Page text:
To save money and electricity, turn down the water heater and unplug all televisions and appliances. This may also help prevent damages from electrical storms and power surges.
 
Turn off your water heater at the electrical breaker panel; this will protect the heating element and reduce your use of electricity while you are away.
 
Security Measures:

In case of emergency, provide a trusted neighbor with a spare house key and let him or her know where you can be reached while out of town.
 
Don’t make your vacation departure obvious. If you can, pack the car with the garage door down so not everyone knows you’re leaving.
 
If the trip is longer than a week, arrange to have someone mow the lawn.
 
Have the post office hold your mail while you’re away. Simply go to the post office, fill out a form, and they will hold the mail for up to 30 days. Arrange to have a trusted neighbor come by to pick up any newspapers, flyers or packages for which the post office isn’t responsible.
 
Don’t draw all of the curtains shut. Sheers also help in obscuring the view into the house and aren’t as obvious as closed drapes or curtains.
 
Set a few electrical timers in different places in the house. During the day, have one of the timers connected to a radio or a television. At dusk, set up a timer to turn on lights in a different room, like a bedroom or living room. Turn telephone ringers off.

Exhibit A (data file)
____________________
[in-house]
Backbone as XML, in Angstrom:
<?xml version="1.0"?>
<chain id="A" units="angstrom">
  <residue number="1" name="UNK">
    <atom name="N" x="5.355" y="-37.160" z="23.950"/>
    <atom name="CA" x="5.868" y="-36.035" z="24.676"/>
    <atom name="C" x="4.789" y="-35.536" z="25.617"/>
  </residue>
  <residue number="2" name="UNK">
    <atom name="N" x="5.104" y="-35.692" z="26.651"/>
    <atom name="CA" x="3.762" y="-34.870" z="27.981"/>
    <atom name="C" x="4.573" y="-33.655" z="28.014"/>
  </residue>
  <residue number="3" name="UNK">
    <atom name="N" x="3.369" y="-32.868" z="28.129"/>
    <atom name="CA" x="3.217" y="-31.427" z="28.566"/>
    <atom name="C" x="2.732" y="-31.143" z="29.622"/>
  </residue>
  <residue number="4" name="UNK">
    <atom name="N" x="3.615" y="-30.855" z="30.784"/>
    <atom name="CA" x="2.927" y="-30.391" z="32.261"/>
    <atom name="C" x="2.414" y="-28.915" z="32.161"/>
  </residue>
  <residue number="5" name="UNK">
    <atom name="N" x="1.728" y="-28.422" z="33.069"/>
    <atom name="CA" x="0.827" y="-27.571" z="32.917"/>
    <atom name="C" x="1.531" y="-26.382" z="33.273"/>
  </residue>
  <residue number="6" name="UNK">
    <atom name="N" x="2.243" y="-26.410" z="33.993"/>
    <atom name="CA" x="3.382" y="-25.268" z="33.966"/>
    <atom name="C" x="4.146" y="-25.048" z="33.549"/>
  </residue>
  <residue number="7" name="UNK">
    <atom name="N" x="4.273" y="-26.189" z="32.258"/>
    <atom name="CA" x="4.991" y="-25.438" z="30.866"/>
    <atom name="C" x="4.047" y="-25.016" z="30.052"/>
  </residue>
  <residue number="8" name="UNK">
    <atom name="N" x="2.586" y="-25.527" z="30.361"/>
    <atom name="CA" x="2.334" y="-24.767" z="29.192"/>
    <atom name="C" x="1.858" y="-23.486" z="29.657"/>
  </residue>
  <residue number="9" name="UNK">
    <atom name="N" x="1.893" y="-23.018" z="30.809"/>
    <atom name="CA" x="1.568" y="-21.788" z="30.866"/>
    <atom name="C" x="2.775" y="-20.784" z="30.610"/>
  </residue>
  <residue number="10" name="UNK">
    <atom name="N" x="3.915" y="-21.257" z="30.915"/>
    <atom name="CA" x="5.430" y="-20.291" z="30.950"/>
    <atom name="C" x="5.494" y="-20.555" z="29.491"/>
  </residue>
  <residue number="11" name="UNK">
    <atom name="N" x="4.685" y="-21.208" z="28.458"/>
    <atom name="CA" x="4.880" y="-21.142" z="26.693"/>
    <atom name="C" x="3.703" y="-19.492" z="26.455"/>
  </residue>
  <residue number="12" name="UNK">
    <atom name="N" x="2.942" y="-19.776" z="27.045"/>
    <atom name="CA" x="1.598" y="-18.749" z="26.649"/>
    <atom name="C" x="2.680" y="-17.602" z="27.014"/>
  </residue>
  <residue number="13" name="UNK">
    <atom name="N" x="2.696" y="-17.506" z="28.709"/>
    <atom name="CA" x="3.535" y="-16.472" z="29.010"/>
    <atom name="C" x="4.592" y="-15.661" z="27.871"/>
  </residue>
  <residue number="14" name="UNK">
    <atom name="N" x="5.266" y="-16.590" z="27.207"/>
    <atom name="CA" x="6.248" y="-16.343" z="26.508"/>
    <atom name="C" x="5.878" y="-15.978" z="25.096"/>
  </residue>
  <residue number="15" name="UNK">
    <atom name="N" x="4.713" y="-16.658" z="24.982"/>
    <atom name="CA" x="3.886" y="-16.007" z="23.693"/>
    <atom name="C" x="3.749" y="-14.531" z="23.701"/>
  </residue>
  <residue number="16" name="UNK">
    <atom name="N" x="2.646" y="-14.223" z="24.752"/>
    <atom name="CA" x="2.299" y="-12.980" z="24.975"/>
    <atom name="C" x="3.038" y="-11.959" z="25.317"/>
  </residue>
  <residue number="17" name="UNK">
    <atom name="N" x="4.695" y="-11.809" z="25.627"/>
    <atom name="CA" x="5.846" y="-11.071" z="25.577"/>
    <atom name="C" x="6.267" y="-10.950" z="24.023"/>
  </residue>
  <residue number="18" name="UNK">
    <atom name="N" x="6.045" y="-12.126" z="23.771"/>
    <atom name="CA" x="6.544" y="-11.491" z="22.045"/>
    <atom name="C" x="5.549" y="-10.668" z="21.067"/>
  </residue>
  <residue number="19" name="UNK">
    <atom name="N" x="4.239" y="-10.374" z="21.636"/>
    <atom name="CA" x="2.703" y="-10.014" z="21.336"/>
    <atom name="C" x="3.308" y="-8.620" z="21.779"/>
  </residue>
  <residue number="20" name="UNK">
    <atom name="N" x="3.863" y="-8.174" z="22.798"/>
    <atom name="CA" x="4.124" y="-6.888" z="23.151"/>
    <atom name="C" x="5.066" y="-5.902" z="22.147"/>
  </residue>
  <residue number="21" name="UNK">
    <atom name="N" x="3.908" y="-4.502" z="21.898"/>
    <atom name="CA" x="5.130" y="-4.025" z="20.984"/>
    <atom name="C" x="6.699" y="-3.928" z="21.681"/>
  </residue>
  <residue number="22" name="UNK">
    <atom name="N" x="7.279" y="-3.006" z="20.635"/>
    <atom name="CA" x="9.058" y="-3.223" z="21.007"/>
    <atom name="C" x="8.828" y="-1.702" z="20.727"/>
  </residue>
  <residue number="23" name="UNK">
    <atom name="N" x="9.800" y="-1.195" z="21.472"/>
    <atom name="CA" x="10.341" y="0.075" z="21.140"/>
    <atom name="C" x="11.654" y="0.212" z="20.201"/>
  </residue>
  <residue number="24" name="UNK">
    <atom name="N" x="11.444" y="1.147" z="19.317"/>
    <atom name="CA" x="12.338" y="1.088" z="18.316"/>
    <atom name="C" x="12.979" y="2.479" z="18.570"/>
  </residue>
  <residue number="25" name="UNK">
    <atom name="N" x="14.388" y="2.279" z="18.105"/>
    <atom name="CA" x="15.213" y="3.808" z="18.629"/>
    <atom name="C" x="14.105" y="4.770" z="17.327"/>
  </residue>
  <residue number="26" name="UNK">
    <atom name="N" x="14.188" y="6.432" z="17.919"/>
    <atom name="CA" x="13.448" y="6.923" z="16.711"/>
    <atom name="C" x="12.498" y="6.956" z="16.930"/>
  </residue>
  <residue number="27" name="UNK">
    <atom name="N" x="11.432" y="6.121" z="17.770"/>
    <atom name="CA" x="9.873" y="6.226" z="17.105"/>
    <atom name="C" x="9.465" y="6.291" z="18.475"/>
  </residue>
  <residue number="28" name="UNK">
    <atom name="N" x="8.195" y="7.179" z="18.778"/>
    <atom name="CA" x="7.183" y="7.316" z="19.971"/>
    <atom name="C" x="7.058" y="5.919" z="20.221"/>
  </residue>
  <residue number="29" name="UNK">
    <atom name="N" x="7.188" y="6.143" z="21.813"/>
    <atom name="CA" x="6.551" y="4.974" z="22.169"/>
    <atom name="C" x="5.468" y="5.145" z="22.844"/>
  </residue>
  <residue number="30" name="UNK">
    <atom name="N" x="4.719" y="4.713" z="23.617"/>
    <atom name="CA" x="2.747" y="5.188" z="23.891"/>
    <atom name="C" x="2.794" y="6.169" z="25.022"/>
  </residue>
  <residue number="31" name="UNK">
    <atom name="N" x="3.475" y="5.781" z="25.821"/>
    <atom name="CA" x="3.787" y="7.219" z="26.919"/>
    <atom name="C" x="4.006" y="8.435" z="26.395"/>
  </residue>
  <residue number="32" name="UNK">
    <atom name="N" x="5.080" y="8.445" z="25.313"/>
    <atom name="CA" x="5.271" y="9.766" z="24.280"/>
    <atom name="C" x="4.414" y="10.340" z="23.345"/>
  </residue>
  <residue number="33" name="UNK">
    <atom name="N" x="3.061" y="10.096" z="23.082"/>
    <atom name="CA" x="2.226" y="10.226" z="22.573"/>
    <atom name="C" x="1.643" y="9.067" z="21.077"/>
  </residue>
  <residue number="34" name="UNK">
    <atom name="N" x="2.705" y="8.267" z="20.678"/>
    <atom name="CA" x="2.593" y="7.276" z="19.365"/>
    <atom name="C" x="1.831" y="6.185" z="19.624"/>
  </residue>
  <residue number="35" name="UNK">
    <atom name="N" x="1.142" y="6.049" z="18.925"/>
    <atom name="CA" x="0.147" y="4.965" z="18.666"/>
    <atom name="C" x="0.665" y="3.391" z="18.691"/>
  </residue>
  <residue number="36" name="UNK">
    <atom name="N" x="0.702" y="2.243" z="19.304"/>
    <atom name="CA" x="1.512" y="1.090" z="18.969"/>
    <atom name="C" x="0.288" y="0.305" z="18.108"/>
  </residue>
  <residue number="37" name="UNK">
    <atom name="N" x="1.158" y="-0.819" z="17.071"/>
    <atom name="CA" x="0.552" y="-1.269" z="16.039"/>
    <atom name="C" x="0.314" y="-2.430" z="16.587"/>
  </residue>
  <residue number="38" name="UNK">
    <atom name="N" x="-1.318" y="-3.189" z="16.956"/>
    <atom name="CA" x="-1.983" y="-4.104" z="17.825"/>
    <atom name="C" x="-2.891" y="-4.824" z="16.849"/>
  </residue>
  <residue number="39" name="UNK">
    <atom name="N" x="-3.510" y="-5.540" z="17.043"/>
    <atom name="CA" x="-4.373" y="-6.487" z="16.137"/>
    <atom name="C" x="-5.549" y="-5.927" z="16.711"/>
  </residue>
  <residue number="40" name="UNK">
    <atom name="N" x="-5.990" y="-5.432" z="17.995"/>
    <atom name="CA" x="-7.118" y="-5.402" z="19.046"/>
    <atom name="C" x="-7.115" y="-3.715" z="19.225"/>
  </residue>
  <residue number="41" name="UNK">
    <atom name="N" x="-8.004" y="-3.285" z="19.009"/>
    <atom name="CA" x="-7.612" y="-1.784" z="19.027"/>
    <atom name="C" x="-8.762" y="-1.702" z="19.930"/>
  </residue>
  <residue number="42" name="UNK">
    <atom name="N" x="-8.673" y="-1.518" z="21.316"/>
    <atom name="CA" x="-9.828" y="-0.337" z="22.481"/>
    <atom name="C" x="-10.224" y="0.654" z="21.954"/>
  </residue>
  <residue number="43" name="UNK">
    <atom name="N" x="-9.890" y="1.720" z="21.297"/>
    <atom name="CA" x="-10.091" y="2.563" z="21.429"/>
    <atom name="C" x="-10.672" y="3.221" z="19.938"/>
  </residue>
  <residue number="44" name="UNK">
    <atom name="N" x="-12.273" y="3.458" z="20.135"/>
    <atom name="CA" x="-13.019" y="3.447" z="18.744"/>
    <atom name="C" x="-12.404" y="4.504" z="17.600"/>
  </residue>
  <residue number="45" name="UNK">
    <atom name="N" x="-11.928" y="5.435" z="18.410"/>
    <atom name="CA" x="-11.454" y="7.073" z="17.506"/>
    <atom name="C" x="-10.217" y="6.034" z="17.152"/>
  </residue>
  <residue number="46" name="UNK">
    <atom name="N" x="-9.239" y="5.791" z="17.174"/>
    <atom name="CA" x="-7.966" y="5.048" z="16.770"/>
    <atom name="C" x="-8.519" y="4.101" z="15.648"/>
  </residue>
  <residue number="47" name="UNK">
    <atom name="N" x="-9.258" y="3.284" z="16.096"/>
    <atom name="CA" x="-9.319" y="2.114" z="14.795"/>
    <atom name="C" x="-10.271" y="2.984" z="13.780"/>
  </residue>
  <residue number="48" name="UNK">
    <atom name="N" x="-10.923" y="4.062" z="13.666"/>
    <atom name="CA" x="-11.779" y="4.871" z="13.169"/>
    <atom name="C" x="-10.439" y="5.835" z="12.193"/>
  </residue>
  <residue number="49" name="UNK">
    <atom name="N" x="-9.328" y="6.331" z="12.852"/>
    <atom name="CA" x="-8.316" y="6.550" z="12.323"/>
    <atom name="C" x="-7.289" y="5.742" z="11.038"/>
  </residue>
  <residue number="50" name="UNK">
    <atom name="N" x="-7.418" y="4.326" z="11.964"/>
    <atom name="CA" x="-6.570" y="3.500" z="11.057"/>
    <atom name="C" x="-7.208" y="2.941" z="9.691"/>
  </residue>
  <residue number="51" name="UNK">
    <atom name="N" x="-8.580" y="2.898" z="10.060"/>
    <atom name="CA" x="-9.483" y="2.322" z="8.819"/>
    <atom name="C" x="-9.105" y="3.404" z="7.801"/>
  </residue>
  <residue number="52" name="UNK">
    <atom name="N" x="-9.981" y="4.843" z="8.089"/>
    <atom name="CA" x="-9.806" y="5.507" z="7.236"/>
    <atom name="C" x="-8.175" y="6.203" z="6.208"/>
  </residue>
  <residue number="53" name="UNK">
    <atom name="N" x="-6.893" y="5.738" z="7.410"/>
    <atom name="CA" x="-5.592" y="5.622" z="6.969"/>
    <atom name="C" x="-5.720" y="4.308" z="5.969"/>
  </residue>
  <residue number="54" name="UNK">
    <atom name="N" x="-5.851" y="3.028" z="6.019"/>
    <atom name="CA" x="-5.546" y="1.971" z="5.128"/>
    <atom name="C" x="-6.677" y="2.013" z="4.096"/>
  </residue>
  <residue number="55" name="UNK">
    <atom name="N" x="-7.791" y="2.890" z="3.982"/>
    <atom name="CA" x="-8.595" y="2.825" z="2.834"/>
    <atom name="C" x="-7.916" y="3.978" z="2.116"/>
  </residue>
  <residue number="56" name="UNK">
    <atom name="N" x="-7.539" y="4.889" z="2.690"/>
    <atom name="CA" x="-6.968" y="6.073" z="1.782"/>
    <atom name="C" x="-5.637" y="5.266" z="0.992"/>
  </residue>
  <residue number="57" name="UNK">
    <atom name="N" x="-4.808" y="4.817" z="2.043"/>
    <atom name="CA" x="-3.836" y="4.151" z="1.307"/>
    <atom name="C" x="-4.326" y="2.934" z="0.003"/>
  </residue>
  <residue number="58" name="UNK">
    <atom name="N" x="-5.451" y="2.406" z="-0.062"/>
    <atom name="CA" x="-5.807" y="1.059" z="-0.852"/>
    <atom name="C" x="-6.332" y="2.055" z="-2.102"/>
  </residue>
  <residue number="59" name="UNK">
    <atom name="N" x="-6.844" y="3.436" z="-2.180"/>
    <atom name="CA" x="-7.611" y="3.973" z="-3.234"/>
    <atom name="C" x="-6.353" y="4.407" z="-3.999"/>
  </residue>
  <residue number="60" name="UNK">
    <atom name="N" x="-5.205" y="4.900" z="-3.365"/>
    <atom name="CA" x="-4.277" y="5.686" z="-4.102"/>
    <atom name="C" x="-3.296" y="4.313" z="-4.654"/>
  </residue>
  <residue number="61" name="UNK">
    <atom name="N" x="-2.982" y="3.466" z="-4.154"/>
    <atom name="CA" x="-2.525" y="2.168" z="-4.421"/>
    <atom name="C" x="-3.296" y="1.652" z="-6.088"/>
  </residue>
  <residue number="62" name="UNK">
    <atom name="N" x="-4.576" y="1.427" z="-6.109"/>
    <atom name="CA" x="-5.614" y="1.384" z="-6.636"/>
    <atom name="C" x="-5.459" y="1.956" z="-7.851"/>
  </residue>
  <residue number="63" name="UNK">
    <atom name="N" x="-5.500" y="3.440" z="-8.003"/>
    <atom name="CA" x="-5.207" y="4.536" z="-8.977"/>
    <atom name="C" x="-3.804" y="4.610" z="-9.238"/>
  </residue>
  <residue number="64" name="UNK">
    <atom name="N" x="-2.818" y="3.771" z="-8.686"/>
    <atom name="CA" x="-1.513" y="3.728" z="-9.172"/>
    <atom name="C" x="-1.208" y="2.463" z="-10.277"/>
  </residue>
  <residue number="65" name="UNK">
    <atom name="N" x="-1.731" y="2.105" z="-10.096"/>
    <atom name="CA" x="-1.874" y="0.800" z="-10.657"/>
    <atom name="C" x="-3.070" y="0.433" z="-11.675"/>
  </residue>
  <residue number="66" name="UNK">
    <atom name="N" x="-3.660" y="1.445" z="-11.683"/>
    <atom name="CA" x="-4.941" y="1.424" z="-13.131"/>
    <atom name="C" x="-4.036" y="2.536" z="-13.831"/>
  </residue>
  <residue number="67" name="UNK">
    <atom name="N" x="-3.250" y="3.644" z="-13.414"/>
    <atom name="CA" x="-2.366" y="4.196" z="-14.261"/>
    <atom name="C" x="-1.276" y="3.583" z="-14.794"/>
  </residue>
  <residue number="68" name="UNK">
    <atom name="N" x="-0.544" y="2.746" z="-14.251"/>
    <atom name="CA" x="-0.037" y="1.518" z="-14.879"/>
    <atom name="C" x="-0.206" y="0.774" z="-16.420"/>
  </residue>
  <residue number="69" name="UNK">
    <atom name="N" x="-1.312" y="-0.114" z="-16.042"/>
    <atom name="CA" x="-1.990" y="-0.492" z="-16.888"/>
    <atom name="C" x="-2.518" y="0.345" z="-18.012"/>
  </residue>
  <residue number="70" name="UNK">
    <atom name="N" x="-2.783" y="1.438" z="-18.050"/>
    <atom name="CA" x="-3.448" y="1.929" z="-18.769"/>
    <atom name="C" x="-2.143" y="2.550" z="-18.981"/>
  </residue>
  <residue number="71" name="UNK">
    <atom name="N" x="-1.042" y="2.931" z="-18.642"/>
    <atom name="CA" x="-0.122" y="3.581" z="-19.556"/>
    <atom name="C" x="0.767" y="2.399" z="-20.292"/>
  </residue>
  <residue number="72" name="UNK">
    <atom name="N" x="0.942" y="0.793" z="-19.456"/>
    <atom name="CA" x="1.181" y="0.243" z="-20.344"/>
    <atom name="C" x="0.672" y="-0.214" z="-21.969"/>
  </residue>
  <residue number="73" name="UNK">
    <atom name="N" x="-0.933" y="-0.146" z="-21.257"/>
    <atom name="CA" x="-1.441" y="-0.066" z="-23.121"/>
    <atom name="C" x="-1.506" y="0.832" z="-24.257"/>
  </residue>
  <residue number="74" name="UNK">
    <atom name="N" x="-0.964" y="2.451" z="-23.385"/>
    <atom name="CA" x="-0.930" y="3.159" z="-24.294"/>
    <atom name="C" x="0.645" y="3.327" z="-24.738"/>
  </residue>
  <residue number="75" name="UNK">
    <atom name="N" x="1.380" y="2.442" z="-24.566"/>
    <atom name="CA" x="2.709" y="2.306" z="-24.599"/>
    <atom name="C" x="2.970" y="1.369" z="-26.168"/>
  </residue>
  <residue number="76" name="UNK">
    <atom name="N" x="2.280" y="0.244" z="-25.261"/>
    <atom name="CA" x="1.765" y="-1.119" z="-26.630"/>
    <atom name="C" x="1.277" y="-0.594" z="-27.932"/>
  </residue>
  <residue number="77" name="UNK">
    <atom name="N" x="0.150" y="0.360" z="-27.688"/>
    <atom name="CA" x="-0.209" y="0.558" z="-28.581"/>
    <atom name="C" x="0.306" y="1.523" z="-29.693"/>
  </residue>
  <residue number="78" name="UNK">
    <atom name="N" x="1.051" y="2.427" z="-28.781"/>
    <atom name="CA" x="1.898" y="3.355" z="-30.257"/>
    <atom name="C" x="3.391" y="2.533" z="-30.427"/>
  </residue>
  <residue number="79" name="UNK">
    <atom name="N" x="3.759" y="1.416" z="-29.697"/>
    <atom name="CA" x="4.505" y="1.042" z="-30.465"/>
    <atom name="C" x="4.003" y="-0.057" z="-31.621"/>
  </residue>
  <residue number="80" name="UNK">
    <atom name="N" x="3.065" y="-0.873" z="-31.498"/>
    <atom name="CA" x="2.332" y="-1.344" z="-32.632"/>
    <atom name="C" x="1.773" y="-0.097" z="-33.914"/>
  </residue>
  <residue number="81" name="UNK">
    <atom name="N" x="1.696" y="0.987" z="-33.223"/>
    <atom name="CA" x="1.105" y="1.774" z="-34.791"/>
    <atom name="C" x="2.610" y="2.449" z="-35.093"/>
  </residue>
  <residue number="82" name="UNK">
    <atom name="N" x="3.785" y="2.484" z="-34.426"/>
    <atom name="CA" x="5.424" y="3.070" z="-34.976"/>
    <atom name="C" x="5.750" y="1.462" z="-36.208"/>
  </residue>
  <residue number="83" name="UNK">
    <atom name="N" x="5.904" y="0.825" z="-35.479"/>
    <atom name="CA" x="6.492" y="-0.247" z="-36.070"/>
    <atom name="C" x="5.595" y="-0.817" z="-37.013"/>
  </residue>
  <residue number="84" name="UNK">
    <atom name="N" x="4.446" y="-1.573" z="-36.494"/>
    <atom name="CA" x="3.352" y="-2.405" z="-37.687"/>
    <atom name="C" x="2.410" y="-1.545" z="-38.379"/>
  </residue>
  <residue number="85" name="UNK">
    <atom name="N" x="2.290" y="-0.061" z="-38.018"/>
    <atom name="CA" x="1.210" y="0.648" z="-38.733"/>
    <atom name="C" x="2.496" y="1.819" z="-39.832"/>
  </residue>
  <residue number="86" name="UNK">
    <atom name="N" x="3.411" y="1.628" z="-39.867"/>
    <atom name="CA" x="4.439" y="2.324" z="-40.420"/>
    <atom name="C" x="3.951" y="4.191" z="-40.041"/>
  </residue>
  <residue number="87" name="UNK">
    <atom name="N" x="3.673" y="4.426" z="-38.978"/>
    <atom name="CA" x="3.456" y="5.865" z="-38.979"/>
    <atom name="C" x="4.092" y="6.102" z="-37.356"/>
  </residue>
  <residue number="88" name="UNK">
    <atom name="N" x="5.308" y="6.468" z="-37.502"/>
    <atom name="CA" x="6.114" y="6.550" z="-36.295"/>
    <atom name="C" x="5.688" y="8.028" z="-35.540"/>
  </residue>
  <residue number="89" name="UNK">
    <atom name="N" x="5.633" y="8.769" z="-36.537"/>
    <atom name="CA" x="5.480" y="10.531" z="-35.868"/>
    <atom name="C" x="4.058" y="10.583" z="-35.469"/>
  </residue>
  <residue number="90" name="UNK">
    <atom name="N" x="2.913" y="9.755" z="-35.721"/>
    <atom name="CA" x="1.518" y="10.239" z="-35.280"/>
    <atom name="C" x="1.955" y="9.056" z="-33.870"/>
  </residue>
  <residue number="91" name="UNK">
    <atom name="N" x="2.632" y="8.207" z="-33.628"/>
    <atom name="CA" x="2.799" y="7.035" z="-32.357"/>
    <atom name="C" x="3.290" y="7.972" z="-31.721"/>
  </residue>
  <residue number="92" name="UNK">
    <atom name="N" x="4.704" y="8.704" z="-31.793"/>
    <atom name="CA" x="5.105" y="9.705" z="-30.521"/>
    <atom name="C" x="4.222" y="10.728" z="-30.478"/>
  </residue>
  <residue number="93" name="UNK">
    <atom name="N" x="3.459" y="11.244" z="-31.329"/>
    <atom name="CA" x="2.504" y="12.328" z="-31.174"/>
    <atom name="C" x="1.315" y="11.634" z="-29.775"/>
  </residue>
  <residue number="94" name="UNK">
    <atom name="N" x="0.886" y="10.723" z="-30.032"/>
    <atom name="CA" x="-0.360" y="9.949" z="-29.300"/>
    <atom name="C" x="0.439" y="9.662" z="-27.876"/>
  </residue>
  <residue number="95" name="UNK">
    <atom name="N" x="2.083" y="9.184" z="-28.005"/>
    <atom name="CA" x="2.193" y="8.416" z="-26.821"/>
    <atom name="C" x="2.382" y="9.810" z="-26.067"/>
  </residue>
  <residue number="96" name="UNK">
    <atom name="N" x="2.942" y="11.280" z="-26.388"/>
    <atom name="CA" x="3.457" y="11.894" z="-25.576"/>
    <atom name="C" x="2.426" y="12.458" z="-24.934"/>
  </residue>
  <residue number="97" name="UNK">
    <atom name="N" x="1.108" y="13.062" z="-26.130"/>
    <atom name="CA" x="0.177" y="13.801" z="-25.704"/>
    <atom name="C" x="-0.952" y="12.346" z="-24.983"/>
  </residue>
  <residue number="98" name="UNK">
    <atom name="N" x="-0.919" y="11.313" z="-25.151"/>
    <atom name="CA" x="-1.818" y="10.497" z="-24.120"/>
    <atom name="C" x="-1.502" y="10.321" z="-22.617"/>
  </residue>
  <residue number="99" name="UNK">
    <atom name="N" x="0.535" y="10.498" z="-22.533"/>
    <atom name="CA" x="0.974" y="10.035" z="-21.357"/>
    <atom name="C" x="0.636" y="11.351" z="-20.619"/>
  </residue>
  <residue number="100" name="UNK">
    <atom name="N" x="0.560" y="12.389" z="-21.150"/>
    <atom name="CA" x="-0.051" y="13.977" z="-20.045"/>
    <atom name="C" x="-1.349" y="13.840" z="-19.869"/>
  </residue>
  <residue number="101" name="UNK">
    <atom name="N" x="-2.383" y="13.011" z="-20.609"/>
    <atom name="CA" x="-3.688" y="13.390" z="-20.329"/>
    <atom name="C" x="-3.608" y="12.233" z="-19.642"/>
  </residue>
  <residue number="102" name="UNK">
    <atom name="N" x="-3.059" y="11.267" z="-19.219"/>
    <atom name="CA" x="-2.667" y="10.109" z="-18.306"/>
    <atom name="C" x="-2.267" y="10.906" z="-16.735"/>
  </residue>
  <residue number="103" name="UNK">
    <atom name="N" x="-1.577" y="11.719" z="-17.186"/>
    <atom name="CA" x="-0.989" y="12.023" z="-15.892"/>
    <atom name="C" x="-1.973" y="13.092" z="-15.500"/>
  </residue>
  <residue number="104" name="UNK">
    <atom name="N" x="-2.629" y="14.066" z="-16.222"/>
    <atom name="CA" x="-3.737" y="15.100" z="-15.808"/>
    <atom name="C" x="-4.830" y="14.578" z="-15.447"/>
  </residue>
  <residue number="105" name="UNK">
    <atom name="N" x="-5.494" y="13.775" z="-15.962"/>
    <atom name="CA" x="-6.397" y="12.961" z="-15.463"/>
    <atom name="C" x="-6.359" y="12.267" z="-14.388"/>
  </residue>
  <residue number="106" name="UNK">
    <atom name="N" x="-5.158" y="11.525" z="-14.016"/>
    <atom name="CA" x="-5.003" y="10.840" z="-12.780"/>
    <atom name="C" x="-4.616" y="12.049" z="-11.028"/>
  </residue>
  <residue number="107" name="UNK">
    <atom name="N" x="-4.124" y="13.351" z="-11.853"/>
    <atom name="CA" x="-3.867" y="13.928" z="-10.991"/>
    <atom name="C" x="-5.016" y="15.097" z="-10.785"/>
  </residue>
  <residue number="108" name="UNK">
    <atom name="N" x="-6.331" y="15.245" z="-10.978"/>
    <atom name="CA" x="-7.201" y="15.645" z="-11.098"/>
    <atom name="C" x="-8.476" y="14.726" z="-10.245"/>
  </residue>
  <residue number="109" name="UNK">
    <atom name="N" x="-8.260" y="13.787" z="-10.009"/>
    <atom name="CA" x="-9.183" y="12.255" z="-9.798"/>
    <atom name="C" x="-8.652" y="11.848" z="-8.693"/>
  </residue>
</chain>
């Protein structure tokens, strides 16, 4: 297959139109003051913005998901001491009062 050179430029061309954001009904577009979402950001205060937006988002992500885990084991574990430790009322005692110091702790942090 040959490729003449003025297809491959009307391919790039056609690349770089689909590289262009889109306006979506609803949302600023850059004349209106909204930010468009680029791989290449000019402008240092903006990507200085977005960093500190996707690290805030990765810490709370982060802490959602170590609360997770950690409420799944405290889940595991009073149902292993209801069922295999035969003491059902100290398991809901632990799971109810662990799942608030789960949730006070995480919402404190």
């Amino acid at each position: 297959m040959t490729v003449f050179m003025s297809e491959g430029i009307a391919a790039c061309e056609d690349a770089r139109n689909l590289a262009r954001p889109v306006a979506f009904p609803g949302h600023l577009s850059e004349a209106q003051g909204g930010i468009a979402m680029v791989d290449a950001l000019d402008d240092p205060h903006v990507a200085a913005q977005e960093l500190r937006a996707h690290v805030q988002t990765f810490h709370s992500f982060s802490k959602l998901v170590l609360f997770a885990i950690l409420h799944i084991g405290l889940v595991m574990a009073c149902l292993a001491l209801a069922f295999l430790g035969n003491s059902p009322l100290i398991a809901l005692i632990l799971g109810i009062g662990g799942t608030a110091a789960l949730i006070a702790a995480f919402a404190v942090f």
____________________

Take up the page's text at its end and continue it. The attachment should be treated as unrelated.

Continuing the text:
Cover garage windows with mini-blinds to prevent passersby from seeing valuables and a car-less garage. Put a padlock in the track on your garage door to prevent burglars from jacking up the garage door using a crowbar, or just unplug your automatic garage-door opener.
 
Have a neighbor use your garbage cans if you’re going to be away for more than a week.
 
Have a neighbor park their car in your driveway to give the impression that someone is home.
 
Some police departments have vacation check programs. Notify them, and generally they will do a routine check of the house. While some will only drive by and look for suspicious activity,some will get out of their vehicles and inspect the grounds looking for any break-ins.

 
Share by: